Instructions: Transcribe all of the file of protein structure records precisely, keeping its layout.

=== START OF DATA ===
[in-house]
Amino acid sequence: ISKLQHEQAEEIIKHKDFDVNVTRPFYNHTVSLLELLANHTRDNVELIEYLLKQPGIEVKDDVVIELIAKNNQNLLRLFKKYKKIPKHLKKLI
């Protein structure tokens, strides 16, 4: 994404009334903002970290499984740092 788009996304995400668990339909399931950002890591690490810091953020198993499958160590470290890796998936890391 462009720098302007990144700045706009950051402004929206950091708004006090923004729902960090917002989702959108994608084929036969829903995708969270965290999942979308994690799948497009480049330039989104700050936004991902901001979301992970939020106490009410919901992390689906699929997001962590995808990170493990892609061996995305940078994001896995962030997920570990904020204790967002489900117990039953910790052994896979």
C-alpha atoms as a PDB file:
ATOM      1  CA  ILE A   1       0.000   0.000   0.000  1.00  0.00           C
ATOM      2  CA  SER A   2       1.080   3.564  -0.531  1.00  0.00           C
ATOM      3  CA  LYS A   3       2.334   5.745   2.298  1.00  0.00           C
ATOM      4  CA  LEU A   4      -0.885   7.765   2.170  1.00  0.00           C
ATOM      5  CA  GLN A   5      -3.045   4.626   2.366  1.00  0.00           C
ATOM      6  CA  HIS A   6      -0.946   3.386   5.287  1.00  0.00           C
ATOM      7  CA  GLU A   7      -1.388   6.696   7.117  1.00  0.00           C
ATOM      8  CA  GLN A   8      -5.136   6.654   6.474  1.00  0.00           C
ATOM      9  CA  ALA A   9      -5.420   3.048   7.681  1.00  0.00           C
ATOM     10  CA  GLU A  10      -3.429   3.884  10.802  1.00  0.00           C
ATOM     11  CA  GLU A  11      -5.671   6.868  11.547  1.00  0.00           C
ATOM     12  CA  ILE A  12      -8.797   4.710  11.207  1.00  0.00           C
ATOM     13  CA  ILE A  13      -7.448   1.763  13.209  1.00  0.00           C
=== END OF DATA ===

[in-house]
Amino acid sequence: ISKLQHEQAEEIIKHKDFDVNVTRPFYNHTVSLLELLANHTRDNVELIEYLLKQPGIEVKDDVVIELIAKNNQNLLRLFKKYKKIPKHLKKLI
């Protein structure tokens, strides 16, 4: 994404009334903002970290499984740092 788009996304995400668990339909399931950002890591690490810091953020198993499958160590470290890796998936890391 462009720098302007990144700045706009950051402004929206950091708004006090923004729902960090917002989702959108994608084929036969829903995708969270965290999942979308994690799948497009480049330039989104700050936004991902901001979301992970939020106490009410919901992390689906699929997001962590995808990170493990892609061996995305940078994001896995962030997920570990904020204790967002489900117990039953910790052994896979």
C-alpha atoms as a PDB file:
ATOM      1  CA  ILE A   1       0.000   0.000   0.000  1.00  0.00           C
ATOM      2  CA  SER A   2       1.080   3.564  -0.531  1.00  0.00           C
ATOM      3  CA  LYS A   3       2.334   5.745   2.298  1.00  0.00           C
ATOM      4  CA  LEU A   4      -0.885   7.765   2.170  1.00  0.00           C
ATOM      5  CA  GLN A   5      -3.045   4.626   2.366  1.00  0.00           C
ATOM      6  CA  HIS A   6      -0.946   3.386   5.287  1.00  0.00           C
ATOM      7  CA  GLU A   7      -1.388   6.696   7.117  1.00  0.00           C
ATOM      8  CA  GLN A   8      -5.136   6.654   6.474  1.00  0.00           C
ATOM      9  CA  ALA A   9      -5.420   3.048   7.681  1.00  0.00           C
ATOM     10  CA  GLU A  10      -3.429   3.884  10.802  1.00  0.00           C
ATOM     11  CA  GLU A  11      -5.671   6.868  11.547  1.00  0.00           C
ATOM     12  CA  ILE A  12      -8.797   4.710  11.207  1.00  0.00           C
ATOM     13  CA  ILE A  13      -7.448   1.763  13.209  1.00  0.00           C